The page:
The thing that spurred me to blog about this, however, is to mention to track pad on Apple Macbooks. It is, to be quite frank, vastly better than any other track pad I’ve ever used before. In the past I’ve always had to use a mouse for anything but the simplest of tasks because otherwise my workflow would be disrupted so much by the terribly bad trackpads that pervade on non-Apple laptops. So, still only a few weeks into owning the Macbook, I’m quite shocked to think that not only do I not require a mouse any more – I actually prefer working without one! I don’t think I’ve ever been quite so in love with a bit of technology as I am this computer, and the biggest single reason for this is the trackpad. I’m not going to go into laborious detail as to why I think this is the case, but as far as I can tell, the salient points are:

  1. Quality hardware
  2. Not too big, not too small
  3. Sensitive and accurate
  4. Excellent integration with the OS (via gestures)
  5. (whatever it is they’ve done to make it) Intuitive to use

I’m sure there are many reasons why it’s such a good piece of kit, and so central to the Macbook experience… but that’s not the point. My point here is: why is the Macbook trackpad (apparently) unique?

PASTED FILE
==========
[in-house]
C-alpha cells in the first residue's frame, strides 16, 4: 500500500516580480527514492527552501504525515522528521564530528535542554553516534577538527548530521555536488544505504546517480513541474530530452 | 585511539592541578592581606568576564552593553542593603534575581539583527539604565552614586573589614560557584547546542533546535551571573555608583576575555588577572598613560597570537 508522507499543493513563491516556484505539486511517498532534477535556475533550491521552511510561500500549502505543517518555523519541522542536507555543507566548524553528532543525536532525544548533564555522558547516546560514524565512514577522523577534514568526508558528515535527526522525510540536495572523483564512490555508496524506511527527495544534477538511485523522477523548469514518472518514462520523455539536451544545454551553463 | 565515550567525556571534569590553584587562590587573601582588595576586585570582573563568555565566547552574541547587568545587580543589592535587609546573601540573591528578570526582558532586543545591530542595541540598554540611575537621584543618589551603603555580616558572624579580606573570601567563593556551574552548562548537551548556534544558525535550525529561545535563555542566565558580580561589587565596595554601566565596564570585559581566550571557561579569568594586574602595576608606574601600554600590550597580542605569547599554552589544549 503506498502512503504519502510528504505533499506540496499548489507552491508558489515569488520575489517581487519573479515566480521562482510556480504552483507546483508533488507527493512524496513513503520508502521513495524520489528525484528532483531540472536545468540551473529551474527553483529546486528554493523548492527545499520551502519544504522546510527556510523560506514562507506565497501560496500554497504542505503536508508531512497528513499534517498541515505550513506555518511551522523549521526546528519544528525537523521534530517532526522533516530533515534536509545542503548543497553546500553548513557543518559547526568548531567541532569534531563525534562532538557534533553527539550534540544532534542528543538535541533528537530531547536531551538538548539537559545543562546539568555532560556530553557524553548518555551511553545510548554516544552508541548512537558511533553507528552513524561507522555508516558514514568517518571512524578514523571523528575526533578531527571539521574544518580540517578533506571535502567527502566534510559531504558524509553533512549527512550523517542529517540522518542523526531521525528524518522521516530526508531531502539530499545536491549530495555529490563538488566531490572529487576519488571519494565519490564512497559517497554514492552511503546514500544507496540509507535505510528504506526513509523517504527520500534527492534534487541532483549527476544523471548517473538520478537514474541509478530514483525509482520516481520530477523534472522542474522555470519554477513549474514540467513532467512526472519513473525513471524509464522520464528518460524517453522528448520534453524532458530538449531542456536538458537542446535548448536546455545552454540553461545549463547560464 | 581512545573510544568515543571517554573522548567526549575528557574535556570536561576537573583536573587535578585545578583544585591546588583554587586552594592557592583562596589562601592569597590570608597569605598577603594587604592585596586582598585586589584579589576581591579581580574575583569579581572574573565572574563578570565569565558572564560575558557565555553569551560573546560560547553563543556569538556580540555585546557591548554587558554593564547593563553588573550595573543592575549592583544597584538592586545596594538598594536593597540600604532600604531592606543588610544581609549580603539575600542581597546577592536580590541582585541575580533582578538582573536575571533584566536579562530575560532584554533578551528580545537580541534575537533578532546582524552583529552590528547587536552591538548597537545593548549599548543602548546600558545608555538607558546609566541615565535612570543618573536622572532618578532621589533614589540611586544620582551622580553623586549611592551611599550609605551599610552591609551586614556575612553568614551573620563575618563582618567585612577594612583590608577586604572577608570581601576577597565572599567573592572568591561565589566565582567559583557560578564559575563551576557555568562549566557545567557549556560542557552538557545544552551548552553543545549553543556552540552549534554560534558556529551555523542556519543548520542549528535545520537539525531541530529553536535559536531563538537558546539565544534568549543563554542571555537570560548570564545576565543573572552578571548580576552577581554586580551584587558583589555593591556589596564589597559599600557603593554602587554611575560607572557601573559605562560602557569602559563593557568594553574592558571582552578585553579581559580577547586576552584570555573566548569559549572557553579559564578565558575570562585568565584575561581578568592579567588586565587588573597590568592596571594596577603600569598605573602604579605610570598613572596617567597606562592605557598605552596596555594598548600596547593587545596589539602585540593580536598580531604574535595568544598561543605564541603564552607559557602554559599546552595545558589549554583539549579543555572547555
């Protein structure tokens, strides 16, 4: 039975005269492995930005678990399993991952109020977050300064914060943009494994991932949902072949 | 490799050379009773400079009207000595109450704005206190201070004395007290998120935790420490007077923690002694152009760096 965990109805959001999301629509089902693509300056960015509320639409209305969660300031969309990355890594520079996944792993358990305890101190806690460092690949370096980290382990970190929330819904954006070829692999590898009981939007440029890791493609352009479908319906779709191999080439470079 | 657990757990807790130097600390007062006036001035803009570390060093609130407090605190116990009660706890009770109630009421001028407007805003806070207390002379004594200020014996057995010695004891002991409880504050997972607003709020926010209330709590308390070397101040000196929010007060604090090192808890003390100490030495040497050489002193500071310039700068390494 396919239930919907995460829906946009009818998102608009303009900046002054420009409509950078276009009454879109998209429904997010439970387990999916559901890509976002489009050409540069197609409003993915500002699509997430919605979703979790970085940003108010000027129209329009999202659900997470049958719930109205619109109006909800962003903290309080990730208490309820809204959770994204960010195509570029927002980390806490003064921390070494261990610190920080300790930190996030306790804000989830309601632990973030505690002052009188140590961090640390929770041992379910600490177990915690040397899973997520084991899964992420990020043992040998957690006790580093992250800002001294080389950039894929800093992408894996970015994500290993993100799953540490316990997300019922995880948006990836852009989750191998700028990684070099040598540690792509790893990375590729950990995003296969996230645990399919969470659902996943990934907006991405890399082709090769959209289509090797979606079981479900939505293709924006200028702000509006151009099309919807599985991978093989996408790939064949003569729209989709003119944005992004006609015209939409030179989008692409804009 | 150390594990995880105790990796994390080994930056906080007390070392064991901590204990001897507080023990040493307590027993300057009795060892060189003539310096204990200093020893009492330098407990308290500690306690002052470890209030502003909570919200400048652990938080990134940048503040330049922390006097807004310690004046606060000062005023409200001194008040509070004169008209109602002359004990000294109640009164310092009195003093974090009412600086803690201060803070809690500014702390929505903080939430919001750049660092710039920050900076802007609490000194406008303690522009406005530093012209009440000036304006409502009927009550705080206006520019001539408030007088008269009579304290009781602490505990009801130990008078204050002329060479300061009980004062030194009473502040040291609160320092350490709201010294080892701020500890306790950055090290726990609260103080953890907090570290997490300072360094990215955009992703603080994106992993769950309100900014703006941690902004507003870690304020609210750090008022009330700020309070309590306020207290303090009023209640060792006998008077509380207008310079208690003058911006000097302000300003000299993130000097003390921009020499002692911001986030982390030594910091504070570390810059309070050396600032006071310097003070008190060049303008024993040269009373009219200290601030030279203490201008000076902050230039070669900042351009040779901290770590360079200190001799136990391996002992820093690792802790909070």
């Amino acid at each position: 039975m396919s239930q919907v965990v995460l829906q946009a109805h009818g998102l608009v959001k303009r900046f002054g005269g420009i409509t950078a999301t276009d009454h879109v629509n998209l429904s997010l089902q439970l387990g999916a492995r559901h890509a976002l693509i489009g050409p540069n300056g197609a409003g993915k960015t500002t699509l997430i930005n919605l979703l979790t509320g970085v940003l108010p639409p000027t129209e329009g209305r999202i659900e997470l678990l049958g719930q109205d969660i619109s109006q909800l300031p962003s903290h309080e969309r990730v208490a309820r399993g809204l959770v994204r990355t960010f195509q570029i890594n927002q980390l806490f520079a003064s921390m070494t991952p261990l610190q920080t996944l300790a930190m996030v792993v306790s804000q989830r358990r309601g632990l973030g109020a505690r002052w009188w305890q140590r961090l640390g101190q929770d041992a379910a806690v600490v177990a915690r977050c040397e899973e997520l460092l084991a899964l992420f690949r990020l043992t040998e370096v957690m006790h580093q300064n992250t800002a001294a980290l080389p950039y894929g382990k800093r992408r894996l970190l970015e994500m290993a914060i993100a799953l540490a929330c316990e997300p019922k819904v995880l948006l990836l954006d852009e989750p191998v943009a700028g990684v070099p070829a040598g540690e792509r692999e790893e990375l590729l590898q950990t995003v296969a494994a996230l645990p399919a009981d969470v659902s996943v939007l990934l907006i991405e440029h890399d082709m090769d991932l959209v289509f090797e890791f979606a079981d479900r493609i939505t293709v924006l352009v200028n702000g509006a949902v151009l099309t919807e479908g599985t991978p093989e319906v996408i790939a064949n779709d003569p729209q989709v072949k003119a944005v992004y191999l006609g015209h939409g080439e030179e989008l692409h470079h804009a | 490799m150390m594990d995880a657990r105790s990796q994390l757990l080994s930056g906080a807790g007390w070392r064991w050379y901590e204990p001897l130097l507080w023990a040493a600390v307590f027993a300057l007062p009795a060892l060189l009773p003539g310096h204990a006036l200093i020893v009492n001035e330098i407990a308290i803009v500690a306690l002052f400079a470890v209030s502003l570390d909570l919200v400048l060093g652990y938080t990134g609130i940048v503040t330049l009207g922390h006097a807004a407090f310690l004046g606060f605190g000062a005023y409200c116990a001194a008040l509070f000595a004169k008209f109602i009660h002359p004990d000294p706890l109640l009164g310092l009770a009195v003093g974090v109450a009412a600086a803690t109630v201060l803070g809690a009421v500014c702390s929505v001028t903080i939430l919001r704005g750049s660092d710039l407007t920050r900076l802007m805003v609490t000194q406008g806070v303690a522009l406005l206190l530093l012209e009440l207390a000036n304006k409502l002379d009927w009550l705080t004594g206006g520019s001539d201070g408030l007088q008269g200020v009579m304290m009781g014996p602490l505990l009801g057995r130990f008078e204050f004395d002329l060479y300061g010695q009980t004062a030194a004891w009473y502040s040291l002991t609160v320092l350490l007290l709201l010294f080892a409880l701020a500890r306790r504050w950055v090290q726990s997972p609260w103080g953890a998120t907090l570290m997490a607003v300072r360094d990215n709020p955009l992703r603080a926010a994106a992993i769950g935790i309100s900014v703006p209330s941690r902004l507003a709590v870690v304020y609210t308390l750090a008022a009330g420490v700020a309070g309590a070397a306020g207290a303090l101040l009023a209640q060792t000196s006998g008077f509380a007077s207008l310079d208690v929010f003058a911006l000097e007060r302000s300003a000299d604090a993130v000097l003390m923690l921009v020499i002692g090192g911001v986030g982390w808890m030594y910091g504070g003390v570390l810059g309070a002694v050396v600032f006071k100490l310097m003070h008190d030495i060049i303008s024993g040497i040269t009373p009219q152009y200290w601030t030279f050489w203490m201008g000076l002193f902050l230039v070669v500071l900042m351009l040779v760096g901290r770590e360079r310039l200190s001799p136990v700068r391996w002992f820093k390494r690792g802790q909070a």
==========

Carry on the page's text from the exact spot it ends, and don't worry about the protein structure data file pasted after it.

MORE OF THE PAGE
My hypothesis is that there are plenty of patents around and about that protect the sort of hardware (and probably software) features that make the Apple trackpad so good, thus ensuring that others are unable to use similarly well designed systems. I wonder whether this is because others can’t afford the licence fees that Apple would want to charge? Or maybe, because trackpads aren’t ‘essential’ (as per standards-essential patents) so maybe Apple can hold everyone else to ransom, refusing them the option of using the patent? Basically the root of my enquiry is to ask the question why is it that nobody else can get trackpads right? I’m all for protecting intellectual property, but I’m also all for the idea of encouraging innovation – something that I think the patent system was originally intended to do. For whatever reason it isn’t working in this instance as there seems precious little that even comes close to comparing to the efficiency of working with an Apple trackpad. I’m no expert and I may be wrong, so I’ll phrase it as a question: is the patent system just protecting Apple’s (apparently unique) ability to sell hardware at impressive profit margins? (and meanwhile preventing anyone else from making a decent trackpad!)